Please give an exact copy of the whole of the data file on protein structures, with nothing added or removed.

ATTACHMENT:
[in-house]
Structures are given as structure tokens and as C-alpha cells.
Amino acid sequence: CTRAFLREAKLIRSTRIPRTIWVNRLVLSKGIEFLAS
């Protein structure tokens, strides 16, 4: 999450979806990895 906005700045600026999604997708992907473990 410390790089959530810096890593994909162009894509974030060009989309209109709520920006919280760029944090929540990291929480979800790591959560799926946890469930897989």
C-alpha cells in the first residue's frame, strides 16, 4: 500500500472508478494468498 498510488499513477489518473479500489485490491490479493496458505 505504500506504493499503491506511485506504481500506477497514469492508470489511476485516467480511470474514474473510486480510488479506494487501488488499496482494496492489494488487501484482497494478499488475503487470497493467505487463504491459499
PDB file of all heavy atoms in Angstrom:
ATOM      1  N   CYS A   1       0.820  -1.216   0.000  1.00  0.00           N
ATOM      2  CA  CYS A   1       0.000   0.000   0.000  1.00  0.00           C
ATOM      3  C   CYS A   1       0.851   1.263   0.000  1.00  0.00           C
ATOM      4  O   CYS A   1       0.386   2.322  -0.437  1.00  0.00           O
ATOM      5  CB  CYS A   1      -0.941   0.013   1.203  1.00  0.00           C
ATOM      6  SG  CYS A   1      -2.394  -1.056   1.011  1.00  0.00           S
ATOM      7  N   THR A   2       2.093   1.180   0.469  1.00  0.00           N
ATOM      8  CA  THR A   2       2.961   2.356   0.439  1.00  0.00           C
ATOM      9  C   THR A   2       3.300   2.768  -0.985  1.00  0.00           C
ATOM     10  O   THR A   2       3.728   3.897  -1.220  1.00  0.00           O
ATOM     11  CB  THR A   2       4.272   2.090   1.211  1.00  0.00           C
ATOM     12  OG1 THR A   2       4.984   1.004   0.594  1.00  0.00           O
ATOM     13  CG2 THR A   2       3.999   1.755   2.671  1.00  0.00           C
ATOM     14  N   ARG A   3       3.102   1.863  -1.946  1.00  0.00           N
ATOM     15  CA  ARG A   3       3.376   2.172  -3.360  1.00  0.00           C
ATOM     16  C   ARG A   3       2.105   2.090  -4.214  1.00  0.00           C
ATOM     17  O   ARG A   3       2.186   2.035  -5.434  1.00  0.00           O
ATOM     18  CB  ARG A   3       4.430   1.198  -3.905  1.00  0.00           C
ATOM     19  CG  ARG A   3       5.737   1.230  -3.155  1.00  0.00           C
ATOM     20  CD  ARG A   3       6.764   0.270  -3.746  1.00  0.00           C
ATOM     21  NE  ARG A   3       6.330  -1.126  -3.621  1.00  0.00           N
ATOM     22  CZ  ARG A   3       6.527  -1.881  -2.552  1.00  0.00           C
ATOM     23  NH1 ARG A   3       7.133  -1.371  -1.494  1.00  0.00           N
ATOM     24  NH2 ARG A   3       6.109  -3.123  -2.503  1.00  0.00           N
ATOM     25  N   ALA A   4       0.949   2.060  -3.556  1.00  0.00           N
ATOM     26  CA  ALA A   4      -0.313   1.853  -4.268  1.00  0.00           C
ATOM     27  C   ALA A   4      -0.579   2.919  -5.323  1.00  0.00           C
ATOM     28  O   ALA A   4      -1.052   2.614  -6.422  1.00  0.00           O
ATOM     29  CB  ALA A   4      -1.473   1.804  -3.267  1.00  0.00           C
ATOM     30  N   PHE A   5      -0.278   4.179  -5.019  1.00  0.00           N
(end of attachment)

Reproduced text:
[in-house]
Structures are given as structure tokens and as C-alpha cells.
Amino acid sequence: CTRAFLREAKLIRSTRIPRTIWVNRLVLSKGIEFLAS
């Protein structure tokens, strides 16, 4: 999450979806990895 906005700045600026999604997708992907473990 410390790089959530810096890593994909162009894509974030060009989309209109709520920006919280760029944090929540990291929480979800790591959560799926946890469930897989």
C-alpha cells in the first residue's frame, strides 16, 4: 500500500472508478494468498 498510488499513477489518473479500489485490491490479493496458505 505504500506504493499503491506511485506504481500506477497514469492508470489511476485516467480511470474514474473510486480510488479506494487501488488499496482494496492489494488487501484482497494478499488475503487470497493467505487463504491459499
PDB file of all heavy atoms in Angstrom:
ATOM      1  N   CYS A   1       0.820  -1.216   0.000  1.00  0.00           N
ATOM      2  CA  CYS A   1       0.000   0.000   0.000  1.00  0.00           C
ATOM      3  C   CYS A   1       0.851   1.263   0.000  1.00  0.00           C
ATOM      4  O   CYS A   1       0.386   2.322  -0.437  1.00  0.00           O
ATOM      5  CB  CYS A   1      -0.941   0.013   1.203  1.00  0.00           C
ATOM      6  SG  CYS A   1      -2.394  -1.056   1.011  1.00  0.00           S
ATOM      7  N   THR A   2       2.093   1.180   0.469  1.00  0.00           N
ATOM      8  CA  THR A   2       2.961   2.356   0.439  1.00  0.00           C
ATOM      9  C   THR A   2       3.300   2.768  -0.985  1.00  0.00           C
ATOM     10  O   THR A   2       3.728   3.897  -1.220  1.00  0.00           O
ATOM     11  CB  THR A   2       4.272   2.090   1.211  1.00  0.00           C
ATOM     12  OG1 THR A   2       4.984   1.004   0.594  1.00  0.00           O
ATOM     13  CG2 THR A   2       3.999   1.755   2.671  1.00  0.00           C
ATOM     14  N   ARG A   3       3.102   1.863  -1.946  1.00  0.00           N
ATOM     15  CA  ARG A   3       3.376   2.172  -3.360  1.00  0.00           C
ATOM     16  C   ARG A   3       2.105   2.090  -4.214  1.00  0.00           C
ATOM     17  O   ARG A   3       2.186   2.035  -5.434  1.00  0.00           O
ATOM     18  CB  ARG A   3       4.430   1.198  -3.905  1.00  0.00           C
ATOM     19  CG  ARG A   3       5.737   1.230  -3.155  1.00  0.00           C
ATOM     20  CD  ARG A   3       6.764   0.270  -3.746  1.00  0.00           C
ATOM     21  NE  ARG A   3       6.330  -1.126  -3.621  1.00  0.00           N
ATOM     22  CZ  ARG A   3       6.527  -1.881  -2.552  1.00  0.00           C
ATOM     23  NH1 ARG A   3       7.133  -1.371  -1.494  1.00  0.00           N
ATOM     24  NH2 ARG A   3       6.109  -3.123  -2.503  1.00  0.00           N
ATOM     25  N   ALA A   4       0.949   2.060  -3.556  1.00  0.00           N
ATOM     26  CA  ALA A   4      -0.313   1.853  -4.268  1.00  0.00           C
ATOM     27  C   ALA A   4      -0.579   2.919  -5.323  1.00  0.00           C
ATOM     28  O   ALA A   4      -1.052   2.614  -6.422  1.00  0.00           O
ATOM     29  CB  ALA A   4      -1.473   1.804  -3.267  1.00  0.00           C
ATOM     30  N   PHE A   5      -0.278   4.179  -5.019  1.00  0.00           N